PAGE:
From the family history, we note that Harro was an only child. He was a forceps delivery, but no disturbances were observed that might relate to any birth injury. His mental and physical development was unremarkable. As a small child, he was supposed to have been perfectly ordinary, except that his stubbornness and independence were evident very early.

The father, who brought the child to us, was a strange man, and very similar to his son. He appeared to be something of an adventurer. He originally came from Siebenburgen (Transylvania) and during the First World War, under great danger from the Romanian army, fled to Austria via Russia. By profession he was a painter and sculptor, but out of financial necessity he was making brooms and brushes. While there was severe unemployment at the time we saw the boy, the contrast of the two jobs was certainly striking. The father, who himself comes from peasant stock, is a typical intellectual. He professed to be completely and painfully self-taught. One could make out from what he said that he had nothing to do with anyone in the village where he lived and where he must have been considered highly eccentric. He said himself that he was nervous and highly strung but that ‘he controlled himself to such an extent that he appeared to be indifferent’.

The mother, whom we never saw (we felt that the father did not want us to see her) was also supposed to be highly strung. In both the father’s and mother’s families there were said to be many highly strung people. No more details were obtained.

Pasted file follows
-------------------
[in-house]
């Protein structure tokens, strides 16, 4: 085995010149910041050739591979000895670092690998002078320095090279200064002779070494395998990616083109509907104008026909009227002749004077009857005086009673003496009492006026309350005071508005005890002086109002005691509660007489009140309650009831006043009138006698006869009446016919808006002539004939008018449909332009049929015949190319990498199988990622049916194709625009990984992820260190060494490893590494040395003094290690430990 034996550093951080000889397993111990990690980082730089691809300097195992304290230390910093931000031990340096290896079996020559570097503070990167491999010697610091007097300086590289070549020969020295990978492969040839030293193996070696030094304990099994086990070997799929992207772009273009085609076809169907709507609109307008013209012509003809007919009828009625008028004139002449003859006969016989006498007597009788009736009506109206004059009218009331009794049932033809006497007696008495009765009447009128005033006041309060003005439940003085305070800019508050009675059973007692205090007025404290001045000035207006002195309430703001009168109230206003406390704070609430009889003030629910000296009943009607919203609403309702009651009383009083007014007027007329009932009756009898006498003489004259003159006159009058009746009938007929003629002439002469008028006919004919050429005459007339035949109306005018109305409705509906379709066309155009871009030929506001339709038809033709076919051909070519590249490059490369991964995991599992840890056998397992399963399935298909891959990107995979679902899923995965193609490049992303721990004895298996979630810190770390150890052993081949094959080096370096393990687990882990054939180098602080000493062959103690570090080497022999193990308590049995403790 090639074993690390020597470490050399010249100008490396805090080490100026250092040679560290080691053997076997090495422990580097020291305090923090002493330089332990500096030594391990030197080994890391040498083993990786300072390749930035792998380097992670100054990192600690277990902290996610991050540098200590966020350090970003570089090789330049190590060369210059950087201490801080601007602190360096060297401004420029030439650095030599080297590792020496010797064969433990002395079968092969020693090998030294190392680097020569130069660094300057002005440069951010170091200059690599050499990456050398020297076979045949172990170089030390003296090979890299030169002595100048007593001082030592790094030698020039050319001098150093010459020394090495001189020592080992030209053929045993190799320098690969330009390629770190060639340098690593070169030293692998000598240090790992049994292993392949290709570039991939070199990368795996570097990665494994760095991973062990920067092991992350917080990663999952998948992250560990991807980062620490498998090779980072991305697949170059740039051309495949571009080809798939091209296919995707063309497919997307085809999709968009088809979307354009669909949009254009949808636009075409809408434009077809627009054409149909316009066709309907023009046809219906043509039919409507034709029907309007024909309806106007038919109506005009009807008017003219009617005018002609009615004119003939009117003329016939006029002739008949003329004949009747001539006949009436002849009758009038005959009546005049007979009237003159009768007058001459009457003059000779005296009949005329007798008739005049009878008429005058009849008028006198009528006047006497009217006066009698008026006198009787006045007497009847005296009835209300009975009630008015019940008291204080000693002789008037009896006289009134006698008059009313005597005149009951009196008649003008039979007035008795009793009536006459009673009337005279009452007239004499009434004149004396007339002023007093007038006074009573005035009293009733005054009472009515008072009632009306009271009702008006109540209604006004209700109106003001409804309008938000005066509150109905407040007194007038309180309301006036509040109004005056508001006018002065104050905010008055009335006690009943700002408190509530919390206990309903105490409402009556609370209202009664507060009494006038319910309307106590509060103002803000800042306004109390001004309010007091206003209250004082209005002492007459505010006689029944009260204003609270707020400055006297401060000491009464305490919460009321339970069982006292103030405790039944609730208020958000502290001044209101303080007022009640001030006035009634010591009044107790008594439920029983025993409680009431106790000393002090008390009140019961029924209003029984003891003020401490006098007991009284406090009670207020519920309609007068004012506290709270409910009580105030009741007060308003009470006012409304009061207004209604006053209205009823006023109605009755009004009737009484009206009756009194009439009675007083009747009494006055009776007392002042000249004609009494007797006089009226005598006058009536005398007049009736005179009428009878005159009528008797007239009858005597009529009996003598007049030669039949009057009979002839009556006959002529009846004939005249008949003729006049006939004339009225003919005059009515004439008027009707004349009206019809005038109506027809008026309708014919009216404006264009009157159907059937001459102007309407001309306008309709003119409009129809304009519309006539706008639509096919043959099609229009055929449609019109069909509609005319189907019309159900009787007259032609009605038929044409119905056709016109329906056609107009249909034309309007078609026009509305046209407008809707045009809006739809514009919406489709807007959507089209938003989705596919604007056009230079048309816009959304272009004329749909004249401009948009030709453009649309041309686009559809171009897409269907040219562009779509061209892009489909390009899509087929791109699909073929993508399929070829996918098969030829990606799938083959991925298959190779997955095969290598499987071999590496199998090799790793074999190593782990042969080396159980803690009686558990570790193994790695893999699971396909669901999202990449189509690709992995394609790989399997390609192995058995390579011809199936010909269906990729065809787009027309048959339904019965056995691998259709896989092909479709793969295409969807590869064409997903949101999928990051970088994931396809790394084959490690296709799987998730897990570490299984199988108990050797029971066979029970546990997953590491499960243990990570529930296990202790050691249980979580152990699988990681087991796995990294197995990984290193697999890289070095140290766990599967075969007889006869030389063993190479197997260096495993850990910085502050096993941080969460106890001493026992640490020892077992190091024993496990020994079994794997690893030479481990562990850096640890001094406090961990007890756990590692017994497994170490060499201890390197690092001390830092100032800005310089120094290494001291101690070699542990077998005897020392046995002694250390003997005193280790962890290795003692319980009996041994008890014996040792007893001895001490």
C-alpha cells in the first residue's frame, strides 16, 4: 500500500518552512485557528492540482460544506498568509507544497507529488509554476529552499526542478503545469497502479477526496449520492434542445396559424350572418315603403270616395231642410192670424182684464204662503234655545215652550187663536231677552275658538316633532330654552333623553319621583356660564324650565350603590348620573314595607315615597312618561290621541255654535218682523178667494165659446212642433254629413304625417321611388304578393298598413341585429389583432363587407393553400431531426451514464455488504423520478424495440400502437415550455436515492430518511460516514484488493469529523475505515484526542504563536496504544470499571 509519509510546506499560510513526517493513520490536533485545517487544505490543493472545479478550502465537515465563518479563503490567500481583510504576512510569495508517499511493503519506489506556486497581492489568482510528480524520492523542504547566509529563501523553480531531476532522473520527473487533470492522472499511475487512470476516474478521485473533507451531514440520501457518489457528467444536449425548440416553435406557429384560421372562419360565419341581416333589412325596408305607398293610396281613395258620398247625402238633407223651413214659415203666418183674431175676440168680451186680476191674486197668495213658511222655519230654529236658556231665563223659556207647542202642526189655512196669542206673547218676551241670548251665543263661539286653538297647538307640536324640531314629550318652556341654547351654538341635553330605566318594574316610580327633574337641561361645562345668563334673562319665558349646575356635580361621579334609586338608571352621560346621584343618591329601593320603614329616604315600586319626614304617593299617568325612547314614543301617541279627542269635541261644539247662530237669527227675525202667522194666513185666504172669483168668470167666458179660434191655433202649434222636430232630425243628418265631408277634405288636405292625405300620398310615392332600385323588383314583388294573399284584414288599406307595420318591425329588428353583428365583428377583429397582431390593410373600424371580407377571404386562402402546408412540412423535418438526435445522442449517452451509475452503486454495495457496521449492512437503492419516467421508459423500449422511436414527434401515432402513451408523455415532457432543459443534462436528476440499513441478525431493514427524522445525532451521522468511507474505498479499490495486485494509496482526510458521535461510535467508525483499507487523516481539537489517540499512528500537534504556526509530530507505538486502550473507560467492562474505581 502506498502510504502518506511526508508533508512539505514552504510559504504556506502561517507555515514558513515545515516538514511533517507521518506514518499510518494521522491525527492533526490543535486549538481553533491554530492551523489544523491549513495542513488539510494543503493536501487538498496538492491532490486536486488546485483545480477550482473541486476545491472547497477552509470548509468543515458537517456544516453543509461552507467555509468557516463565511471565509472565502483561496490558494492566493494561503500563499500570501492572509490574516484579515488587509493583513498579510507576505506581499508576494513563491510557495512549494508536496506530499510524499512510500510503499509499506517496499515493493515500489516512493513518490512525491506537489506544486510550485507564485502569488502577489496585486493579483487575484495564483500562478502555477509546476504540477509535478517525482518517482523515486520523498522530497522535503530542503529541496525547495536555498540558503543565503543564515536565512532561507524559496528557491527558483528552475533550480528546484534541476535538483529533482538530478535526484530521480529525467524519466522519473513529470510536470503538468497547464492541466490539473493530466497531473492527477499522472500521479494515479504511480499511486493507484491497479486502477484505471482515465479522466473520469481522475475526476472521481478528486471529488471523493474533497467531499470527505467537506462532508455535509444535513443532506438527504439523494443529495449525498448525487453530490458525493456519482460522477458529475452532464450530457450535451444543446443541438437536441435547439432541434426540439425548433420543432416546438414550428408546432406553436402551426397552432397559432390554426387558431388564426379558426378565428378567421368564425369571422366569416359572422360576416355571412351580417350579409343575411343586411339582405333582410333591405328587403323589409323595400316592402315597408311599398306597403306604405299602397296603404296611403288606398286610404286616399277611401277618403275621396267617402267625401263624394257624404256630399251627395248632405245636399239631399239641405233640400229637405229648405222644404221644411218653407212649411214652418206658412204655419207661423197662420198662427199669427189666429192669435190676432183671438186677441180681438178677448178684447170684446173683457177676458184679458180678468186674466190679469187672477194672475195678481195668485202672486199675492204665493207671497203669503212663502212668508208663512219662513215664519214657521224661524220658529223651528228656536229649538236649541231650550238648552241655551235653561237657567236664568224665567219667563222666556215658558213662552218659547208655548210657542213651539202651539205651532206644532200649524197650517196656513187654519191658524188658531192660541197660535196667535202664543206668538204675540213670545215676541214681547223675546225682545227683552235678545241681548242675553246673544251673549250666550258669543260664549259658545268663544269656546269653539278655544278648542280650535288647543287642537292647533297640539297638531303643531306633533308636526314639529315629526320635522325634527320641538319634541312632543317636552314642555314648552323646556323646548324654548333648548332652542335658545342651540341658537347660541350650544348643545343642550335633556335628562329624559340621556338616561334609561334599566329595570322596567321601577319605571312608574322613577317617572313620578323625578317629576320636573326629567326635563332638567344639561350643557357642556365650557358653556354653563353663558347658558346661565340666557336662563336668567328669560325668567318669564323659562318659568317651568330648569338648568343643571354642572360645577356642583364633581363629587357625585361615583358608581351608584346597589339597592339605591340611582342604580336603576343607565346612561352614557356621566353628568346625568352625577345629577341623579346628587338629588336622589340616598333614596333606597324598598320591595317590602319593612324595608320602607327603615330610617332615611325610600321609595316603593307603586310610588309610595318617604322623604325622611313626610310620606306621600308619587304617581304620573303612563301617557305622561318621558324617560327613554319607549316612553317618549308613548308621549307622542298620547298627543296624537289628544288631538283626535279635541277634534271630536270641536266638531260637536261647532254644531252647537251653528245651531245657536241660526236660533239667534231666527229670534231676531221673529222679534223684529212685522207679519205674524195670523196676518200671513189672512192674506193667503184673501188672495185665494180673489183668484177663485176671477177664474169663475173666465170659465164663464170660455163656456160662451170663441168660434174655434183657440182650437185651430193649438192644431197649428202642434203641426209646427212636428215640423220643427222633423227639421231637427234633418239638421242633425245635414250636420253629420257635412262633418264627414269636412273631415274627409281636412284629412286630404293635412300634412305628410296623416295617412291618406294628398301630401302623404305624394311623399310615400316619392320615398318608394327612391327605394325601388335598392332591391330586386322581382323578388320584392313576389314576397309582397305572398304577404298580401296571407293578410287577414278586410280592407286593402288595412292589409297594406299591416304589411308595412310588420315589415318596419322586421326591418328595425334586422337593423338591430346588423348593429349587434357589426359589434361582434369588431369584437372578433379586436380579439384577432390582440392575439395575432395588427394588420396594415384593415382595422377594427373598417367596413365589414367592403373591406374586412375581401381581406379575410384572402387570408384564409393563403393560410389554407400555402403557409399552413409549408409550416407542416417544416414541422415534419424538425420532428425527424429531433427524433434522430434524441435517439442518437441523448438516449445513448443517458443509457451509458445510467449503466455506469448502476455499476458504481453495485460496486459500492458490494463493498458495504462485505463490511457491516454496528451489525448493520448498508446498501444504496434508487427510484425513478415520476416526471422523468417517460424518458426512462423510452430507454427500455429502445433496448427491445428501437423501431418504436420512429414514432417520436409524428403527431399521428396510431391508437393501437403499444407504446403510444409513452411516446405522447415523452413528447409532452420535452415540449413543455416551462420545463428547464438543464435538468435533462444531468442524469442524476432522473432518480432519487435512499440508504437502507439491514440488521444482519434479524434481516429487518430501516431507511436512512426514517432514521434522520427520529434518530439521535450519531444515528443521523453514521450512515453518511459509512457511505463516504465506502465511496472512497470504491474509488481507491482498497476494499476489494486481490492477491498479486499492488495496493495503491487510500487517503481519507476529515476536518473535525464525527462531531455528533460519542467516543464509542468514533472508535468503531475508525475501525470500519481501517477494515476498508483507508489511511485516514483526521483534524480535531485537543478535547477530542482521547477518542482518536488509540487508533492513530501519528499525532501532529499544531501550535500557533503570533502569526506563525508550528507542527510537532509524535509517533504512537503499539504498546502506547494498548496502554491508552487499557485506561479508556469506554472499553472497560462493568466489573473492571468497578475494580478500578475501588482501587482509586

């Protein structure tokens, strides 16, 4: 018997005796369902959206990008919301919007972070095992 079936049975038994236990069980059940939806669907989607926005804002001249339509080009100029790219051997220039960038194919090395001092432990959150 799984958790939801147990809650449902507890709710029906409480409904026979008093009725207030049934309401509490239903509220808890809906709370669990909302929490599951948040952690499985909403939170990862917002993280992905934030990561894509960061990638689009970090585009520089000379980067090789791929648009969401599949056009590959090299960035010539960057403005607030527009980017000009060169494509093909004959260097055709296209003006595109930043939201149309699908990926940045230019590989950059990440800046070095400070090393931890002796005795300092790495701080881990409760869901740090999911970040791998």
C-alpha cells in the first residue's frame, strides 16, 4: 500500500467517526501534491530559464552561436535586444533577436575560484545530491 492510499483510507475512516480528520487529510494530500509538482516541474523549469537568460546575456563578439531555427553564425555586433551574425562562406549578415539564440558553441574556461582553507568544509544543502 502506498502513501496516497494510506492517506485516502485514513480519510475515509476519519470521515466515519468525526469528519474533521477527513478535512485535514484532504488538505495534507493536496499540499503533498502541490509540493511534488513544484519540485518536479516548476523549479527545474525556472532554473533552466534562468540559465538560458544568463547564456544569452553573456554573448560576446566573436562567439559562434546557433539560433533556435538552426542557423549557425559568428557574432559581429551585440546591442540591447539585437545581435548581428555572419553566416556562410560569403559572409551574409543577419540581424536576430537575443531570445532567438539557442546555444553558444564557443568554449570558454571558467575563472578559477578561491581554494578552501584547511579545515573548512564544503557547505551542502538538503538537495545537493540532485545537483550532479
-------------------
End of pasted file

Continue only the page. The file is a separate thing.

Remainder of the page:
Appearance and expressive characteristics

Harro was a rather small boy, 4 cm below average in height, and of stocky and muscular build. His arms and legs looked as if they were too short for his body. In some ways, he looked like a miniature adult, especially since his facial features were very mature. His typically lost gaze was often faraway. Sometimes he appeared to be in deep thought, then he would draw together his brows and assume a strange, slightly funny dignity. His posture too was odd. He stood broadly, arms held away from the body, as a portly gentleman or a boxer might do. He had few facial expressions and gestures. His dignified seriousness was only rarely interrupted, for instance, when he secretly laughed to himself. It was usually impossible to make out what had struck him as funny at that moment.